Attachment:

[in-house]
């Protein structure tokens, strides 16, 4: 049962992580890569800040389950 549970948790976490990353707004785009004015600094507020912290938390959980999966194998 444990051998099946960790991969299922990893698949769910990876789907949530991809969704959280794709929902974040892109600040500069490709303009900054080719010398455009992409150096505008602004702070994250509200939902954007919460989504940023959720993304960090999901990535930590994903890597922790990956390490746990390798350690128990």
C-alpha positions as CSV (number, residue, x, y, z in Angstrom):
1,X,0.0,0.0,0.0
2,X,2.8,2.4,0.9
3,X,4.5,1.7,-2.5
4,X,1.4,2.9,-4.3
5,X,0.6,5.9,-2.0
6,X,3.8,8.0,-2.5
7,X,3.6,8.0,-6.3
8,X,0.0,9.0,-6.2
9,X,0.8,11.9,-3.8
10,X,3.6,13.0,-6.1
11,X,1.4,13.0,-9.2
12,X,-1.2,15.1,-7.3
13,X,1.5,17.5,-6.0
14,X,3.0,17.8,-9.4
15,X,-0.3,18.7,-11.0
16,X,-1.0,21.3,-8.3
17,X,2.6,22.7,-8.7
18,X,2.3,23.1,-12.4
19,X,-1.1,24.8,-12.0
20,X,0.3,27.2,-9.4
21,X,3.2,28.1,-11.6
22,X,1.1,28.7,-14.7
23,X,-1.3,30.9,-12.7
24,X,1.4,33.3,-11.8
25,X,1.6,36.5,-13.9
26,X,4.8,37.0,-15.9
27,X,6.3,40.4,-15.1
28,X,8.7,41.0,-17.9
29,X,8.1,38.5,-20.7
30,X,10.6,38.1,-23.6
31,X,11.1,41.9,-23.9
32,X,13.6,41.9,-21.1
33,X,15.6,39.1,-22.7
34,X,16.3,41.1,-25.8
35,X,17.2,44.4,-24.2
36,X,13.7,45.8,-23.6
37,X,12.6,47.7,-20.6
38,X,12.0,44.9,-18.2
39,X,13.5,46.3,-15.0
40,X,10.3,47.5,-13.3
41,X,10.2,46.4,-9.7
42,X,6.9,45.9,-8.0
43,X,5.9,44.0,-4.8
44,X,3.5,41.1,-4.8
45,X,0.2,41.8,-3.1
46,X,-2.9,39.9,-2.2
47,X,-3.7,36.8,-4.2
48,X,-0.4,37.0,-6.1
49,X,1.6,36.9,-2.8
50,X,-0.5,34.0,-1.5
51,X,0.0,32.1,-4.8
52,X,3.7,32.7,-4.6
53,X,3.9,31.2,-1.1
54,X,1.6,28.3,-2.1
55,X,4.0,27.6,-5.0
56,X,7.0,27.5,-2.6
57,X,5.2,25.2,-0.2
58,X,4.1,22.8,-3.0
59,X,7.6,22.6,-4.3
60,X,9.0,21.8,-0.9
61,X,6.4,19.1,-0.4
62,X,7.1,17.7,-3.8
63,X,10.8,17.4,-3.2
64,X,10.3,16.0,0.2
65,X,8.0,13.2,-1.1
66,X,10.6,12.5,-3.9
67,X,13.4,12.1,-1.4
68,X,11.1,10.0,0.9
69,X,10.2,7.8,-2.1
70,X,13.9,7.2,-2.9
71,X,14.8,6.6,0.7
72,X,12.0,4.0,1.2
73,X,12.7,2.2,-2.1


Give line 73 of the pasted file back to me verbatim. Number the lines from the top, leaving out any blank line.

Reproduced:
70,X,13.9,7.2,-2.9